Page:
The Defiance MMO is not yet in beta, but right now the game plays largely like Mass Effect 3 multi-player without dodging or cover and without class specific abilities to augment your weapons. The locked character I played was level 19 and I gained experience from killing hellbugs and completing events and challenges, but there was not a lot of information available about what leveling up does for your character.  The only customization I could find at this point was equipment.  You could choose your weapons (you can pick two), grenades, shield, and armor. For short movement, my character had a sprint and for longer travel I could summon a personal vehicle.

From what I can tell, you cannot actually crash these things. Trust me, I tried.

In terms of missions, I was able to participate in two events.  The first was a small hellbug invasion where a massive queen-like creature kept spawning smaller hellbugs in a local region conveniently marked on my map.  Two other players and I fought off waves of hellbugs while simultaneously trying to take out vulnerable glands on the big bug to get it to expose a kill point.  Aiming was important to achieve this task. I opted to use a sniper rifle to take out the soft spots because the big bug had a tendency to stomp, knocking players back and doing a fair amount of damage (one hit almost knocked out my shield).  The second event I participated in was a solo challenge where hellbugs were sent at me in various waves for 2 minutes and I had to kill as many as possible.  At the end, my score was rated and I was awarded a bronze, silver, or gold cup and some experience. I got silver on my first attempt, but the game also showed me record holders for the event and it was repeatable if I wanted to try to best my previous score.

If there was a way to go first person, I couldn’t find it.

Overall, the game played like most other shooters, as advertised. Looking at the game map suggests that there may be several other kinds of events at release, but it is still far from clear how connected these events will be and whether they have any lasting consequences on San Francisco if players fail to complete them or not. I’m concerned that the experience may end up being fairly hollow over the life-span of the show if the game play fails to offer compelling reasons to play in San Francisco between opportunities to impact the show.

Random Facts:

There was a lot more information about the show and game discussed during the panel.  A few of the better questions and answers are below.

How many races are there?

There should be eight races, at least initially. Seven alien races came to Earth in space-arks looking for a new home after theirs was destroyed.  They crash and terraform Earth and now have to coexist with humans, which make eight races. We were given hints that another ark-bound race exists, but that they are more likely to appear as major villians during the story rather than as playable characters.  All of the eight races are roughly human shaped so that they are all the same size for shooter balance purposes and so that a character can be easily cast and played by an actor if it needs to go to the show in St. Louis.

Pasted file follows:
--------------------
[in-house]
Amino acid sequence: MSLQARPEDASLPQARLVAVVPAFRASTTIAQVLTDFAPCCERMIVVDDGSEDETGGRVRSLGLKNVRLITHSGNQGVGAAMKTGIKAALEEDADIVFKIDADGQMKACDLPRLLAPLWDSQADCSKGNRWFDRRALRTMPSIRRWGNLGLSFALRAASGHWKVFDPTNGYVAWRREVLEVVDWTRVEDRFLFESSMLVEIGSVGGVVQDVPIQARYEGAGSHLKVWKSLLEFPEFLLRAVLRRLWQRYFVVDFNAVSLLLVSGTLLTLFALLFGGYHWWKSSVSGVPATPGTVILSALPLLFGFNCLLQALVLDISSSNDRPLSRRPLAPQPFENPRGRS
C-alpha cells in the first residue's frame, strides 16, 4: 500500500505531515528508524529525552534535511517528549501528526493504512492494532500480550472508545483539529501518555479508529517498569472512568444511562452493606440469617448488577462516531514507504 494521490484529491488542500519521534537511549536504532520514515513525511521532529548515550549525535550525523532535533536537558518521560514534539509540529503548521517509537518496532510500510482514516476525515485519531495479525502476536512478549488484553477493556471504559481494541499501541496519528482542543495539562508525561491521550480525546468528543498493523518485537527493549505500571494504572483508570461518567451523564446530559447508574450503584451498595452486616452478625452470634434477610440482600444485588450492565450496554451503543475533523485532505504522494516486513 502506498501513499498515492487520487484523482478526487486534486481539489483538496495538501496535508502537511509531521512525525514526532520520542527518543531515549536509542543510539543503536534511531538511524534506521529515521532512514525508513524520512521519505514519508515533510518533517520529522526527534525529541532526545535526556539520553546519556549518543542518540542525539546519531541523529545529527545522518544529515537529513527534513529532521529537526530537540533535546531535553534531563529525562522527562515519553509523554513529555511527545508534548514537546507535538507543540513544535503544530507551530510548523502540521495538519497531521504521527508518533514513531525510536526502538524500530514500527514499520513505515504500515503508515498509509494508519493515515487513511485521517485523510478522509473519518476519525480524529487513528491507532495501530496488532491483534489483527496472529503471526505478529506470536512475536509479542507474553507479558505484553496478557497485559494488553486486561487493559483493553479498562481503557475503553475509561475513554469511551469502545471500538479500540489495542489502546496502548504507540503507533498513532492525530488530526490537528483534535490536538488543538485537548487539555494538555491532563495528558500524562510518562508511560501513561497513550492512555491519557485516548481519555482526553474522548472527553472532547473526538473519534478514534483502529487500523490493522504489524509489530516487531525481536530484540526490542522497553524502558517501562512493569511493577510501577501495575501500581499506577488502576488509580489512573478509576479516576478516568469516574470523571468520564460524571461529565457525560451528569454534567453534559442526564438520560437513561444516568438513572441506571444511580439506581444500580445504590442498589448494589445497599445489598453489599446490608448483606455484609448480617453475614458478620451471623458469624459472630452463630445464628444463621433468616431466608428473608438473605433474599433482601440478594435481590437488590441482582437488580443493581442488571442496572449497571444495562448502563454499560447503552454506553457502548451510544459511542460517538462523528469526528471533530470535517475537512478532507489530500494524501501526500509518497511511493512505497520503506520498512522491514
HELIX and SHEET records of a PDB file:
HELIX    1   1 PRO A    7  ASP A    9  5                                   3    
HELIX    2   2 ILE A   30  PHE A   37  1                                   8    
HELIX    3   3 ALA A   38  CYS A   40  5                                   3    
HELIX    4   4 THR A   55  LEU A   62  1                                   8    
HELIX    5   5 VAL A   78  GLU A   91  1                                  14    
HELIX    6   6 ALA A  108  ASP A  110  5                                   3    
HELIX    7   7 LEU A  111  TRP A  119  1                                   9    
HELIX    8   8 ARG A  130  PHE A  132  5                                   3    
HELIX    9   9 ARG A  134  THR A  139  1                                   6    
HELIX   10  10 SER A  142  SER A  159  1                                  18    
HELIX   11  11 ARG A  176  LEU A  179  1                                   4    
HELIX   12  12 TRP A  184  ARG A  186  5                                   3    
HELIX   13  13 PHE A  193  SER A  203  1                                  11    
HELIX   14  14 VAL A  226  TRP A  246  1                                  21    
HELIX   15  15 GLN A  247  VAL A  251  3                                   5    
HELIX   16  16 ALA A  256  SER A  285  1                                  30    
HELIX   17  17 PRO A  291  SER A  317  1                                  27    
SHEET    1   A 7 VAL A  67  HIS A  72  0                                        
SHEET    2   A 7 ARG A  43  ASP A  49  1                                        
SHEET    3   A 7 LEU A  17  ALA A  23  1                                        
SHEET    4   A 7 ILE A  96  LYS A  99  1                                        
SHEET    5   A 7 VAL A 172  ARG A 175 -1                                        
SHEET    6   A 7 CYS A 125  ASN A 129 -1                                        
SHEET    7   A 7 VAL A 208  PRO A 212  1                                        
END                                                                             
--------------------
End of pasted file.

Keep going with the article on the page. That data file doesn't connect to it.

What happens if the show is cancelled?

Trion Worlds has contingency plans in place to keep the MMO going should the show component be cancelled for some reason.  This is also why the players mostly stay in San Fransisco while the show takes place in St. Louis.  I say mostly because the panel did announce that there will likely be a contest for a lucky player to have their character be cast and placed into the live show at some point, but this will be the exception and not the norm.

Will Defiance be cross-platform?

Defiance will be released on PC, XBox, and Playstation, but it will not be true cross-platform due business problems related to getting Sony and Microsoft to play well together.  Also the developers believe that mixing the platforms would offer too different of playing experiences to be fair for players to compete against one another.

Conclusion:

I will definitely be watching the Defiance pilot in April, but I’m not yet convinced that I will be playing the Defiance MMO. @DefianceWorld confirmed that the game will not be free-to-play model so hopefully there won’t be too much of a barrier to fan cross-over as the story develops.  If nothing else, it will be interesting to watch this grand experiment unfold.

If you have any other questions not answered here  about either the show or the game, please feel free to ask in the comments and I’ll try to give you the best answer I can from what I saw and heard.